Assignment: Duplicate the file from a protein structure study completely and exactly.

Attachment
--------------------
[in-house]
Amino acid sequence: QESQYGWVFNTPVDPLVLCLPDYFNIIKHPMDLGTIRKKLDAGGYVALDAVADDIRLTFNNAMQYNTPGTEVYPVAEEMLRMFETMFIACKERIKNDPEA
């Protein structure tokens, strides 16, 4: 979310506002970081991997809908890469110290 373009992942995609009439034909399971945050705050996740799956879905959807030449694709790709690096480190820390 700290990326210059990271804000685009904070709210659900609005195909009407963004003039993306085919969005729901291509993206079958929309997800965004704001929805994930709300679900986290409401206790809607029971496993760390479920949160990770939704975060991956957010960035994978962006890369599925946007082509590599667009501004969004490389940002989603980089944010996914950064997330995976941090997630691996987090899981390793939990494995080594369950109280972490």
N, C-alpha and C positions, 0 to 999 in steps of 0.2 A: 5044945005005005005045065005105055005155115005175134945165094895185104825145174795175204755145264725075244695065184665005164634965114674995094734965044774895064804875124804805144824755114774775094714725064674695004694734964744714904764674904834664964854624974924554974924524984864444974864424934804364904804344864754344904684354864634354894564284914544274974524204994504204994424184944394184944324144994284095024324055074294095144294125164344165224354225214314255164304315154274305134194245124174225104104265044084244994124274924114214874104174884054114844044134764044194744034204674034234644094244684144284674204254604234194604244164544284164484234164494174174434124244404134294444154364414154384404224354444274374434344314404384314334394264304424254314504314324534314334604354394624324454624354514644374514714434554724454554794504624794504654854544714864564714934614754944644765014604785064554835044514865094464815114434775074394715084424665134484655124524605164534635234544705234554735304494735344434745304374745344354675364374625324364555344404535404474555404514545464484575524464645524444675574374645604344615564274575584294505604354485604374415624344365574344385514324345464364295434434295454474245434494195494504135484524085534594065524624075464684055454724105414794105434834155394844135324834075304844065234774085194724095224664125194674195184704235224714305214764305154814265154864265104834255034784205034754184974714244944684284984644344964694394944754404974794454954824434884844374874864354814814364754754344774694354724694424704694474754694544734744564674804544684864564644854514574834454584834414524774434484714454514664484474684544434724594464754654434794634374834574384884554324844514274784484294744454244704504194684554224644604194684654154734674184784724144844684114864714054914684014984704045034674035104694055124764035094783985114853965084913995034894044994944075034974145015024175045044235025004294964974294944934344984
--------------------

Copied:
[in-house]
Amino acid sequence: QESQYGWVFNTPVDPLVLCLPDYFNIIKHPMDLGTIRKKLDAGGYVALDAVADDIRLTFNNAMQYNTPGTEVYPVAEEMLRMFETMFIACKERIKNDPEA
């Protein structure tokens, strides 16, 4: 979310506002970081991997809908890469110290 373009992942995609009439034909399971945050705050996740799956879905959807030449694709790709690096480190820390 700290990326210059990271804000685009904070709210659900609005195909009407963004003039993306085919969005729901291509993206079958929309997800965004704001929805994930709300679900986290409401206790809607029971496993760390479920949160990770939704975060991956957010960035994978962006890369599925946007082509590599667009501004969004490389940002989603980089944010996914950064997330995976941090997630691996987090899981390793939990494995080594369950109280972490």
N, C-alpha and C positions, 0 to 999 in steps of 0.2 A: 5044945005005005005045065005105055005155115005175134945165094895185104825145174795175204755145264725075244695065184665005164634965114674995094734965044774895064804875124804805144824755114774775094714725064674695004694734964744714904764674904834664964854624974924554974924524984864444974864424934804364904804344864754344904684354864634354894564284914544274974524204994504204994424184944394184944324144994284095024324055074294095144294125164344165224354225214314255164304315154274305134194245124174225104104265044084244994124274924114214874104174884054114844044134764044194744034204674034234644094244684144284674204254604234194604244164544284164484234164494174174434124244404134294444154364414154384404224354444274374434344314404384314334394264304424254314504314324534314334604354394624324454624354514644374514714434554724454554794504624794504654854544714864564714934614754944644765014604785064554835044514865094464815114434775074394715084424665134484655124524605164534635234544705234554735304494735344434745304374745344354675364374625324364555344404535404474555404514545464484575524464645524444675574374645604344615564274575584294505604354485604374415624344365574344385514324345464364295434434295454474245434494195494504135484524085534594065524624075464684055454724105414794105434834155394844135324834075304844065234774085194724095224664125194674195184704235224714305214764305154814265154864265104834255034784205034754184974714244944684284984644344964694394944754404974794454954824434884844374874864354814814364754754344774694354724694424704694474754694544734744564674804544684864564644854514574834454584834414524774434484714454514664484474684544434724594464754654434794634374834574384884554324844514274784484294744454244704504194684554224644604194684654154734674184784724144844684114864714054914684014984704045034674035104694055124764035094783985114853965084913995034894044994944075034974145015024175045044235025004294964974294944934344984